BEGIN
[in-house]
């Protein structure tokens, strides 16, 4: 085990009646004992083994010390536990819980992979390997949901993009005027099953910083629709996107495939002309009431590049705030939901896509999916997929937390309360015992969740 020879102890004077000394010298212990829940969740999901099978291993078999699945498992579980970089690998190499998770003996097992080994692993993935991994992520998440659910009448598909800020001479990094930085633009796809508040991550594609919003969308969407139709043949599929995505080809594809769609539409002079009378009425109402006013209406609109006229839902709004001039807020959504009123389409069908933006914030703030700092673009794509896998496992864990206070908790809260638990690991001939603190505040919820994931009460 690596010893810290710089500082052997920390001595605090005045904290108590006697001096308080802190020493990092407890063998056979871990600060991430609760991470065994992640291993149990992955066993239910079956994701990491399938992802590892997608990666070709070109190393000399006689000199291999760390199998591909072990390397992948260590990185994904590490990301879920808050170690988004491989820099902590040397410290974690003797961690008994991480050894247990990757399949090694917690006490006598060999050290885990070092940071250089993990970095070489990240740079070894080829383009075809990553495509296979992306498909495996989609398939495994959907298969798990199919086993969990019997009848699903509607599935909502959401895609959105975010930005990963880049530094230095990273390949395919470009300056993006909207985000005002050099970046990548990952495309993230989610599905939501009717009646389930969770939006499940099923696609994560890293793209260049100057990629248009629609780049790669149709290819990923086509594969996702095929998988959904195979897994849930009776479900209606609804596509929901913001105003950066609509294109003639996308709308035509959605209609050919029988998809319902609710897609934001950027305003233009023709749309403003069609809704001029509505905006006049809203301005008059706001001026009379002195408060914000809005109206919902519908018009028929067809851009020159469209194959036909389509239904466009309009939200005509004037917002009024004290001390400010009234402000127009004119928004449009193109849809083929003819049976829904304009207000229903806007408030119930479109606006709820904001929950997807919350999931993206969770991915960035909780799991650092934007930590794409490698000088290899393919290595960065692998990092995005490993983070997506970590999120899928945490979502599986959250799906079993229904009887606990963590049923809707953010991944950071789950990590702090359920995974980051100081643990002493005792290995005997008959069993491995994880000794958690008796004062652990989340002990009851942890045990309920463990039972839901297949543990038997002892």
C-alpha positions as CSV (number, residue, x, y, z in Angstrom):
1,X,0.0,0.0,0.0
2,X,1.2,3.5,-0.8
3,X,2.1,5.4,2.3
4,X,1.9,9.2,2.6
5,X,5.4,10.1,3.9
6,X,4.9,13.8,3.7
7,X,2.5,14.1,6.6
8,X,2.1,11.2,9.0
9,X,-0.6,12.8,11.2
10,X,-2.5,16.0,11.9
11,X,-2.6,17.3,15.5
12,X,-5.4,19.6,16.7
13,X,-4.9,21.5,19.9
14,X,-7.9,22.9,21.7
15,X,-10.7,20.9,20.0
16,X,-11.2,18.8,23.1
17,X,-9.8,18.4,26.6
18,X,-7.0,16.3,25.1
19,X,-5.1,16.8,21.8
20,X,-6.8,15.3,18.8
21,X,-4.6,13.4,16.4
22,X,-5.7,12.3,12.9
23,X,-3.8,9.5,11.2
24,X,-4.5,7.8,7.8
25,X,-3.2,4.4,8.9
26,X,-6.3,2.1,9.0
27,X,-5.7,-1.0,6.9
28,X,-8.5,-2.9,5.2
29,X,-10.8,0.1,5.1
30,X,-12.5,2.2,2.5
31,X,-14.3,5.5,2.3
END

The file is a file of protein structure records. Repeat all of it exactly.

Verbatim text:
[in-house]
């Protein structure tokens, strides 16, 4: 085990009646004992083994010390536990819980992979390997949901993009005027099953910083629709996107495939002309009431590049705030939901896509999916997929937390309360015992969740 020879102890004077000394010298212990829940969740999901099978291993078999699945498992579980970089690998190499998770003996097992080994692993993935991994992520998440659910009448598909800020001479990094930085633009796809508040991550594609919003969308969407139709043949599929995505080809594809769609539409002079009378009425109402006013209406609109006229839902709004001039807020959504009123389409069908933006914030703030700092673009794509896998496992864990206070908790809260638990690991001939603190505040919820994931009460 690596010893810290710089500082052997920390001595605090005045904290108590006697001096308080802190020493990092407890063998056979871990600060991430609760991470065994992640291993149990992955066993239910079956994701990491399938992802590892997608990666070709070109190393000399006689000199291999760390199998591909072990390397992948260590990185994904590490990301879920808050170690988004491989820099902590040397410290974690003797961690008994991480050894247990990757399949090694917690006490006598060999050290885990070092940071250089993990970095070489990240740079070894080829383009075809990553495509296979992306498909495996989609398939495994959907298969798990199919086993969990019997009848699903509607599935909502959401895609959105975010930005990963880049530094230095990273390949395919470009300056993006909207985000005002050099970046990548990952495309993230989610599905939501009717009646389930969770939006499940099923696609994560890293793209260049100057990629248009629609780049790669149709290819990923086509594969996702095929998988959904195979897994849930009776479900209606609804596509929901913001105003950066609509294109003639996308709308035509959605209609050919029988998809319902609710897609934001950027305003233009023709749309403003069609809704001029509505905006006049809203301005008059706001001026009379002195408060914000809005109206919902519908018009028929067809851009020159469209194959036909389509239904466009309009939200005509004037917002009024004290001390400010009234402000127009004119928004449009193109849809083929003819049976829904304009207000229903806007408030119930479109606006709820904001929950997807919350999931993206969770991915960035909780799991650092934007930590794409490698000088290899393919290595960065692998990092995005490993983070997506970590999120899928945490979502599986959250799906079993229904009887606990963590049923809707953010991944950071789950990590702090359920995974980051100081643990002493005792290995005997008959069993491995994880000794958690008796004062652990989340002990009851942890045990309920463990039972839901297949543990038997002892």
C-alpha positions as CSV (number, residue, x, y, z in Angstrom):
1,X,0.0,0.0,0.0
2,X,1.2,3.5,-0.8
3,X,2.1,5.4,2.3
4,X,1.9,9.2,2.6
5,X,5.4,10.1,3.9
6,X,4.9,13.8,3.7
7,X,2.5,14.1,6.6
8,X,2.1,11.2,9.0
9,X,-0.6,12.8,11.2
10,X,-2.5,16.0,11.9
11,X,-2.6,17.3,15.5
12,X,-5.4,19.6,16.7
13,X,-4.9,21.5,19.9
14,X,-7.9,22.9,21.7
15,X,-10.7,20.9,20.0
16,X,-11.2,18.8,23.1
17,X,-9.8,18.4,26.6
18,X,-7.0,16.3,25.1
19,X,-5.1,16.8,21.8
20,X,-6.8,15.3,18.8
21,X,-4.6,13.4,16.4
22,X,-5.7,12.3,12.9
23,X,-3.8,9.5,11.2
24,X,-4.5,7.8,7.8
25,X,-3.2,4.4,8.9
26,X,-6.3,2.1,9.0
27,X,-5.7,-1.0,6.9
28,X,-8.5,-2.9,5.2
29,X,-10.8,0.1,5.1
30,X,-12.5,2.2,2.5
31,X,-14.3,5.5,2.3